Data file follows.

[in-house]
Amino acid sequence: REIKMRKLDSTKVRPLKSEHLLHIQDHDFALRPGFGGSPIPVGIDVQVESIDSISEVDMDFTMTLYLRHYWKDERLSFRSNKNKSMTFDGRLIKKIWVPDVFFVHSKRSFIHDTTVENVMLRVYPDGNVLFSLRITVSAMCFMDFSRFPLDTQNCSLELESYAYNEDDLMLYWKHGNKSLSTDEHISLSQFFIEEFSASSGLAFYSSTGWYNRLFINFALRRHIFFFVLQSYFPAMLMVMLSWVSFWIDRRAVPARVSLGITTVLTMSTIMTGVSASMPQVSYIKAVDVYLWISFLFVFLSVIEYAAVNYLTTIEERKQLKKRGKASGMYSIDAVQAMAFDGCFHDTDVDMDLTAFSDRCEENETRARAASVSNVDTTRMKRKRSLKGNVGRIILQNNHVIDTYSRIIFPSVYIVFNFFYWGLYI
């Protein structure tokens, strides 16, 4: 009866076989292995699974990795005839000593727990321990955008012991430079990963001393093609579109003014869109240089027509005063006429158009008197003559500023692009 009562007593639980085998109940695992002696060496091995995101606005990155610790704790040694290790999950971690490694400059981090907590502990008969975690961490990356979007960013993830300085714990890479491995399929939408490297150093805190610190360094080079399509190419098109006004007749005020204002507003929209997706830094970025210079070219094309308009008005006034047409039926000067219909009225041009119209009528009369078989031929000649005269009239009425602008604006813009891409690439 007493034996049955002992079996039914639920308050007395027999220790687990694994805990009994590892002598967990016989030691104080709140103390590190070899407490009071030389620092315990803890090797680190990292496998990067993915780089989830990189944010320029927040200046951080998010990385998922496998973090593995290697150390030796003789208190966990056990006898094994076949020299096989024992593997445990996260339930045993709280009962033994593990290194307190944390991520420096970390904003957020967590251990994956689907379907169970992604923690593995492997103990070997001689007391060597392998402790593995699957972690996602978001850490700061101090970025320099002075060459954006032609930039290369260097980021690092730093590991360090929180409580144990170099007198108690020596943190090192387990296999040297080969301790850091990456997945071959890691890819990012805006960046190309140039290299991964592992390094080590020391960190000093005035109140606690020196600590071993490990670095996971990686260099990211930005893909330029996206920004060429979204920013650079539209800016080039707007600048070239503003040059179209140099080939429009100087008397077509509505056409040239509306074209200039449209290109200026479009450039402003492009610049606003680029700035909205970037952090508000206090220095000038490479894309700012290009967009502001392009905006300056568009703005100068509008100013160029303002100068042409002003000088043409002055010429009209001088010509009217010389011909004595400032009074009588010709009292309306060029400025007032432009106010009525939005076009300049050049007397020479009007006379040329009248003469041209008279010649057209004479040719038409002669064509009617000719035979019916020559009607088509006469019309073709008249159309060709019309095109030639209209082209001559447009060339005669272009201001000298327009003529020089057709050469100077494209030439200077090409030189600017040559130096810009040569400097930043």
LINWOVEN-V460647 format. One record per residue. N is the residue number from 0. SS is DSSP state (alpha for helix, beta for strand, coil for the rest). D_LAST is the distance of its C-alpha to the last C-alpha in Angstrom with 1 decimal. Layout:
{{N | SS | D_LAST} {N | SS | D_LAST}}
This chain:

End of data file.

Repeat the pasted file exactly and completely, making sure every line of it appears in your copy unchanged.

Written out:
[in-house]
Amino acid sequence: REIKMRKLDSTKVRPLKSEHLLHIQDHDFALRPGFGGSPIPVGIDVQVESIDSISEVDMDFTMTLYLRHYWKDERLSFRSNKNKSMTFDGRLIKKIWVPDVFFVHSKRSFIHDTTVENVMLRVYPDGNVLFSLRITVSAMCFMDFSRFPLDTQNCSLELESYAYNEDDLMLYWKHGNKSLSTDEHISLSQFFIEEFSASSGLAFYSSTGWYNRLFINFALRRHIFFFVLQSYFPAMLMVMLSWVSFWIDRRAVPARVSLGITTVLTMSTIMTGVSASMPQVSYIKAVDVYLWISFLFVFLSVIEYAAVNYLTTIEERKQLKKRGKASGMYSIDAVQAMAFDGCFHDTDVDMDLTAFSDRCEENETRARAASVSNVDTTRMKRKRSLKGNVGRIILQNNHVIDTYSRIIFPSVYIVFNFFYWGLYI
């Protein structure tokens, strides 16, 4: 009866076989292995699974990795005839000593727990321990955008012991430079990963001393093609579109003014869109240089027509005063006429158009008197003559500023692009 009562007593639980085998109940695992002696060496091995995101606005990155610790704790040694290790999950971690490694400059981090907590502990008969975690961490990356979007960013993830300085714990890479491995399929939408490297150093805190610190360094080079399509190419098109006004007749005020204002507003929209997706830094970025210079070219094309308009008005006034047409039926000067219909009225041009119209009528009369078989031929000649005269009239009425602008604006813009891409690439 007493034996049955002992079996039914639920308050007395027999220790687990694994805990009994590892002598967990016989030691104080709140103390590190070899407490009071030389620092315990803890090797680190990292496998990067993915780089989830990189944010320029927040200046951080998010990385998922496998973090593995290697150390030796003789208190966990056990006898094994076949020299096989024992593997445990996260339930045993709280009962033994593990290194307190944390991520420096970390904003957020967590251990994956689907379907169970992604923690593995492997103990070997001689007391060597392998402790593995699957972690996602978001850490700061101090970025320099002075060459954006032609930039290369260097980021690092730093590991360090929180409580144990170099007198108690020596943190090192387990296999040297080969301790850091990456997945071959890691890819990012805006960046190309140039290299991964592992390094080590020391960190000093005035109140606690020196600590071993490990670095996971990686260099990211930005893909330029996206920004060429979204920013650079539209800016080039707007600048070239503003040059179209140099080939429009100087008397077509509505056409040239509306074209200039449209290109200026479009450039402003492009610049606003680029700035909205970037952090508000206090220095000038490479894309700012290009967009502001392009905006300056568009703005100068509008100013160029303002100068042409002003000088043409002055010429009209001088010509009217010389011909004595400032009074009588010709009292309306060029400025007032432009106010009525939005076009300049050049007397020479009007006379040329009248003469041209008279010649057209004479040719038409002669064509009617000719035979019916020559009607088509006469019309073709008249159309060709019309095109030639209209082209001559447009060339005669272009201001000298327009003529020089057709050469100077494209030439200077090409030189600017040559130096810009040569400097930043």
LINWOVEN-V460647 format. One record per residue. N is the residue number from 0. SS is DSSP state (alpha for helix, beta for strand, coil for the rest). D_LAST is the distance of its C-alpha to the last C-alpha in Angstrom with 1 decimal. Layout:
{{N | SS | D_LAST} {N | SS | D_LAST}}
This chain: